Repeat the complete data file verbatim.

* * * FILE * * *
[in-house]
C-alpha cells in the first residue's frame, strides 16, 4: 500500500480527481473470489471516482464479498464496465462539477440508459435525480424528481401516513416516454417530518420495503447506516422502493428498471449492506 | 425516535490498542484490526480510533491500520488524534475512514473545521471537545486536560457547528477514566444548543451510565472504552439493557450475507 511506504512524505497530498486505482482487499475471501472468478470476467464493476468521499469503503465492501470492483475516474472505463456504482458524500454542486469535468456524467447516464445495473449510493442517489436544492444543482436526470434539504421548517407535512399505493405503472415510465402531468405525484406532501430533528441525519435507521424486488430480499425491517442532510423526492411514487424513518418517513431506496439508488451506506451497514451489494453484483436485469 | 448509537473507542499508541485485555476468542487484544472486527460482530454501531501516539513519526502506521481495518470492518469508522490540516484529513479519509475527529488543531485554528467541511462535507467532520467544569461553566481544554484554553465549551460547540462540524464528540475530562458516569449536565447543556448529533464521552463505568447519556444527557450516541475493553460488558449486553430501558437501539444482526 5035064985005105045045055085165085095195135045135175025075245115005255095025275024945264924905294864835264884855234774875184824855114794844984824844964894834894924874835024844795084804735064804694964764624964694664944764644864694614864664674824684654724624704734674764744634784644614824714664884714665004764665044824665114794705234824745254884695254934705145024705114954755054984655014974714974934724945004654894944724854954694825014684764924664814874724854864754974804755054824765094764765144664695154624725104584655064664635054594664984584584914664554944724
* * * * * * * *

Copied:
[in-house]
C-alpha cells in the first residue's frame, strides 16, 4: 500500500480527481473470489471516482464479498464496465462539477440508459435525480424528481401516513416516454417530518420495503447506516422502493428498471449492506 | 425516535490498542484490526480510533491500520488524534475512514473545521471537545486536560457547528477514566444548543451510565472504552439493557450475507 511506504512524505497530498486505482482487499475471501472468478470476467464493476468521499469503503465492501470492483475516474472505463456504482458524500454542486469535468456524467447516464445495473449510493442517489436544492444543482436526470434539504421548517407535512399505493405503472415510465402531468405525484406532501430533528441525519435507521424486488430480499425491517442532510423526492411514487424513518418517513431506496439508488451506506451497514451489494453484483436485469 | 448509537473507542499508541485485555476468542487484544472486527460482530454501531501516539513519526502506521481495518470492518469508522490540516484529513479519509475527529488543531485554528467541511462535507467532520467544569461553566481544554484554553465549551460547540462540524464528540475530562458516569449536565447543556448529533464521552463505568447519556444527557450516541475493553460488558449486553430501558437501539444482526 5035064985005105045045055085165085095195135045135175025075245115005255095025275024945264924905294864835264884855234774875184824855114794844984824844964894834894924874835024844795084804735064804694964764624964694664944764644864694614864664674824684654724624704734674764744634784644614824714664884714665004764665044824665114794705234824745254884695254934705145024705114954755054984655014974714974934724945004654894944724854954694825014684764924664814874724854864754974804755054824765094764765144664695154624725104584655064664635054594664984584584914664554944724